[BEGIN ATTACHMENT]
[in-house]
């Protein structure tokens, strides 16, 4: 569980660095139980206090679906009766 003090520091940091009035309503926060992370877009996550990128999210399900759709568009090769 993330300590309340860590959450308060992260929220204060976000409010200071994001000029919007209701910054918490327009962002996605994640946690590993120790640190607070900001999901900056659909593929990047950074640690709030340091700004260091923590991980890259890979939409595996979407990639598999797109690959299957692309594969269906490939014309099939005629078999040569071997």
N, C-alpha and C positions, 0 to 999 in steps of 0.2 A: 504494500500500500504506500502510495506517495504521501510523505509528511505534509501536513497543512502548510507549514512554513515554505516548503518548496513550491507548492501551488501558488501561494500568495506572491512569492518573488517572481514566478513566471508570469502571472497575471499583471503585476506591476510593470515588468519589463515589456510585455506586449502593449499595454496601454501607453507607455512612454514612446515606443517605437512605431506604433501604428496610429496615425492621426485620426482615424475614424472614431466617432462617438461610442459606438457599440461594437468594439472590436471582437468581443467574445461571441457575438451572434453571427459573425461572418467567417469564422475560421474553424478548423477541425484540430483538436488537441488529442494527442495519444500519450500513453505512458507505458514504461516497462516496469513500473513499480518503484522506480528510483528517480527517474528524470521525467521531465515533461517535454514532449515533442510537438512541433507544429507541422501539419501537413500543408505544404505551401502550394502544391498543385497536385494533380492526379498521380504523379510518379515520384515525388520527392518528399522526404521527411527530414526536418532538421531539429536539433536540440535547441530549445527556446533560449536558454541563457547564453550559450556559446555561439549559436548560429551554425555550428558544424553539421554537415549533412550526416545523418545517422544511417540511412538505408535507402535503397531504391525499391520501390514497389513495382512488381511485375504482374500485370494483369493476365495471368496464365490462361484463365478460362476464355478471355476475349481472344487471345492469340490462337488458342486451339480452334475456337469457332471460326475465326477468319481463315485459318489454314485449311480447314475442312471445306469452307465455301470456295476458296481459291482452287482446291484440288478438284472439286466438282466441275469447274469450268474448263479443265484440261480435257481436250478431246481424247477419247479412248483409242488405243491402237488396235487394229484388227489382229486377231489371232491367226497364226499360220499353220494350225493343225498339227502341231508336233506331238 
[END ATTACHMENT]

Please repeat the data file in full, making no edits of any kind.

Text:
[in-house]
């Protein structure tokens, strides 16, 4: 569980660095139980206090679906009766 003090520091940091009035309503926060992370877009996550990128999210399900759709568009090769 993330300590309340860590959450308060992260929220204060976000409010200071994001000029919007209701910054918490327009962002996605994640946690590993120790640190607070900001999901900056659909593929990047950074640690709030340091700004260091923590991980890259890979939409595996979407990639598999797109690959299957692309594969269906490939014309099939005629078999040569071997």
N, C-alpha and C positions, 0 to 999 in steps of 0.2 A: 504494500500500500504506500502510495506517495504521501510523505509528511505534509501536513497543512502548510507549514512554513515554505516548503518548496513550491507548492501551488501558488501561494500568495506572491512569492518573488517572481514566478513566471508570469502571472497575471499583471503585476506591476510593470515588468519589463515589456510585455506586449502593449499595454496601454501607453507607455512612454514612446515606443517605437512605431506604433501604428496610429496615425492621426485620426482615424475614424472614431466617432462617438461610442459606438457599440461594437468594439472590436471582437468581443467574445461571441457575438451572434453571427459573425461572418467567417469564422475560421474553424478548423477541425484540430483538436488537441488529442494527442495519444500519450500513453505512458507505458514504461516497462516496469513500473513499480518503484522506480528510483528517480527517474528524470521525467521531465515533461517535454514532449515533442510537438512541433507544429507541422501539419501537413500543408505544404505551401502550394502544391498543385497536385494533380492526379498521380504523379510518379515520384515525388520527392518528399522526404521527411527530414526536418532538421531539429536539433536540440535547441530549445527556446533560449536558454541563457547564453550559450556559446555561439549559436548560429551554425555550428558544424553539421554537415549533412550526416545523418545517422544511417540511412538505408535507402535503397531504391525499391520501390514497389513495382512488381511485375504482374500485370494483369493476365495471368496464365490462361484463365478460362476464355478471355476475349481472344487471345492469340490462337488458342486451339480452334475456337469457332471460326475465326477468319481463315485459318489454314485449311480447314475442312471445306469452307465455301470456295476458296481459291482452287482446291484440288478438284472439286466438282466441275469447274469450268474448263479443265484440261480435257481436250478431246481424247477419247479412248483409242488405243491402237488396235487394229484388227489382229486377231489371232491367226497364226499360220499353220494350225493343225498339227502341231508336233506331238 